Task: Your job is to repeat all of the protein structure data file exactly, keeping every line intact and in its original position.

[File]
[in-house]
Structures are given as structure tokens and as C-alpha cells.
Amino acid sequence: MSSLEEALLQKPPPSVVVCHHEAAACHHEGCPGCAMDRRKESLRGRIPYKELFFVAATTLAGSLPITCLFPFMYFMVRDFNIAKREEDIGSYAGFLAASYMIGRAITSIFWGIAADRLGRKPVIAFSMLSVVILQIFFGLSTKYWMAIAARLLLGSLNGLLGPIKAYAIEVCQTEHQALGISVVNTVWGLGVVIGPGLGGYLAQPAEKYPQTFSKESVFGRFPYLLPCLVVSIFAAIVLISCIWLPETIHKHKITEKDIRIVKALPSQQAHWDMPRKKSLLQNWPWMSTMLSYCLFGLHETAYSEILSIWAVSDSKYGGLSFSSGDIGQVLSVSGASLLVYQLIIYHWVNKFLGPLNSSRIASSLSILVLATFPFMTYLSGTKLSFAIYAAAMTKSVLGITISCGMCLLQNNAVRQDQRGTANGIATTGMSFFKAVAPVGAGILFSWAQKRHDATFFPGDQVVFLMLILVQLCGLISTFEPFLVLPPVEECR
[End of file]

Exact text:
[in-house]
Structures are given as structure tokens and as C-alpha cells.
Amino acid sequence: MSSLEEALLQKPPPSVVVCHHEAAACHHEGCPGCAMDRRKESLRGRIPYKELFFVAATTLAGSLPITCLFPFMYFMVRDFNIAKREEDIGSYAGFLAASYMIGRAITSIFWGIAADRLGRKPVIAFSMLSVVILQIFFGLSTKYWMAIAARLLLGSLNGLLGPIKAYAIEVCQTEHQALGISVVNTVWGLGVVIGPGLGGYLAQPAEKYPQTFSKESVFGRFPYLLPCLVVSIFAAIVLISCIWLPETIHKHKITEKDIRIVKALPSQQAHWDMPRKKSLLQNWPWMSTMLSYCLFGLHETAYSEILSIWAVSDSKYGGLSFSSGDIGQVLSVSGASLLVYQLIIYHWVNKFLGPLNSSRIASSLSILVLATFPFMTYLSGTKLSFAIYAAAMTKSVLGITISCGMCLLQNNAVRQDQRGTANGIATTGMSFFKAVAPVGAGILFSWAQKRHDATFFPGDQVVFLMLILVQLCGLISTFEPFLVLPPVEECR